British Columbia’s Snow Forecast
By Jon Turk
I took a walk up to 2100 m (7000 ft) on a ridge behind Fernie Alpine Resort yesterday. Yes, you heard me right: I said walk, with no reference to skis. At ridgetop, the snow depth was 35 cm and weak, unconsolidated, surgery — rotten to the ground. I know that some keeners have been skiing up there, but I just couldn’t imagine making a single turn without hitting rocks, trees, stumps or whatever lurks below. I also know that if I chose my location more judiciously, or climbed a little higher, I might have found a slightly more favorable snowpack, but nitpicking aside, we’re off to a slow start to ski season.
This morning I read an article on the Weather Network website titled: Is El Niño the kiss of death for the ski season?
The meteorologists point out that we are in a weak El Niño pattern which traditionally presages lower than normal snowpack in Western Canada. But, they also argue, “Don’t panic, yet…although normally, an El Niño will bring less snow than normal snowfall, it’s typically not substantially less.” They point out that given that this is a weak El Niño and comparing current conditions with historical data, the odds of a near normal to above normal snowpack are 40%, which is close enough to 50%, which is sort of like saying that no one really knows.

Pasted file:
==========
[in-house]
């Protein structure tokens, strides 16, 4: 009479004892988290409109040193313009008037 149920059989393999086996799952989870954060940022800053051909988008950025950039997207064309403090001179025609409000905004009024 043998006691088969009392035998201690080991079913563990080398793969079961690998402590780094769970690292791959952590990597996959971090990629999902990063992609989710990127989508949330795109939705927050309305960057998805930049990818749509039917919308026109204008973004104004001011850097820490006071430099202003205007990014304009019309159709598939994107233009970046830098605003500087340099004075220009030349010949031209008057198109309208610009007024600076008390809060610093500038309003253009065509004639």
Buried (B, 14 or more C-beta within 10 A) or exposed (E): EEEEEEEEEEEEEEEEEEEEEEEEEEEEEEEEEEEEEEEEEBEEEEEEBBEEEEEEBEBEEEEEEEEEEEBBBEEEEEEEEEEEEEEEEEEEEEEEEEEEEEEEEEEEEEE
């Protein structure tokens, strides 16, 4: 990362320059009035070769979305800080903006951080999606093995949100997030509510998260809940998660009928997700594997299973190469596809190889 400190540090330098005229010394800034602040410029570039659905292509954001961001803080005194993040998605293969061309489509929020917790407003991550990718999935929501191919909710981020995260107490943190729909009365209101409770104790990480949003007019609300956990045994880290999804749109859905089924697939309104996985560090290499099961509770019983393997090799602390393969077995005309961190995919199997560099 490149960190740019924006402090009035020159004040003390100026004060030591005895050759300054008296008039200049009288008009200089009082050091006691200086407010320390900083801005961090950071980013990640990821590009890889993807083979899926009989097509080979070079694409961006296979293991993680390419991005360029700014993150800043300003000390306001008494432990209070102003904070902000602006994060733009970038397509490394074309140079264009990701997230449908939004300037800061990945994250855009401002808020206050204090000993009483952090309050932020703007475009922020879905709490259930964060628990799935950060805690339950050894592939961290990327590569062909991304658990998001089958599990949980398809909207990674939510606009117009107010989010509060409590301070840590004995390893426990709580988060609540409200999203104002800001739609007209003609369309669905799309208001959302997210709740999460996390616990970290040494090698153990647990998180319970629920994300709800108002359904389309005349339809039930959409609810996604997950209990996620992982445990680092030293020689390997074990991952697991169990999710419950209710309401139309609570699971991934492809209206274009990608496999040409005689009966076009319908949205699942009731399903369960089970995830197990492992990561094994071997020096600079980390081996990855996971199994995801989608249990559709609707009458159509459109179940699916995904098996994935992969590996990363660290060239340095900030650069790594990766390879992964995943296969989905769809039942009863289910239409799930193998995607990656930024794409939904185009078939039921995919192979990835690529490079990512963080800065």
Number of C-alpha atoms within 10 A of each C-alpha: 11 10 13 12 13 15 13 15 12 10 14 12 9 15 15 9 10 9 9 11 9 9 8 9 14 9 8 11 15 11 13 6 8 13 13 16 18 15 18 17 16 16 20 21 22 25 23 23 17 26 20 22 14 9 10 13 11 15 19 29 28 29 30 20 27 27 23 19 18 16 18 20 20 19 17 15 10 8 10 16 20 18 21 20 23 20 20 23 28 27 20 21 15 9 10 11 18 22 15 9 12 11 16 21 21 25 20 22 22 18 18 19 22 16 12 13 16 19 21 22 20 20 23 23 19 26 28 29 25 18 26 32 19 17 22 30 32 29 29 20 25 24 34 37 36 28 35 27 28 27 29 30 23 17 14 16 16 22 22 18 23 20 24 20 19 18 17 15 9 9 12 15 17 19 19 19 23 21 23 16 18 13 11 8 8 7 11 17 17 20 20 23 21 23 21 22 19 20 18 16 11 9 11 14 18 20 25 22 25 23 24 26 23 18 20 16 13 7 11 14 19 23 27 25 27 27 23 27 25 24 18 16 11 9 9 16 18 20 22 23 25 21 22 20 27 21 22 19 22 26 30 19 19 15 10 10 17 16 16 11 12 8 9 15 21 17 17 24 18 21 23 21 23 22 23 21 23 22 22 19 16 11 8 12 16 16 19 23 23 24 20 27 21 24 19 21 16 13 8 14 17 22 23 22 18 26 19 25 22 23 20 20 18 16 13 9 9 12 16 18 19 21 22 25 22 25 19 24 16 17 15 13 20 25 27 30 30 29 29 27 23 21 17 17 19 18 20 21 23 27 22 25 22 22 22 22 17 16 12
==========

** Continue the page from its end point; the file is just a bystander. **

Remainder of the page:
Weather patterns across North America have been abnormally fickle in recent years, with the jet stream snaking around and stalling out unpredictably, so, put a wish in your pocket, we could conceivably end up with a banner powder year.
But beyond that: Yeah, I get it, as an avid skier, I love deep snowpack and those blower powder days. No questions. No arguments. But walking home last night, through the dark forest, in the silence and low lighting of late November, I was overwhelmed with a joy even greater, if you can imagine it, than blower powder. It was the feeling of being out there, in that silence, in the grip of winter.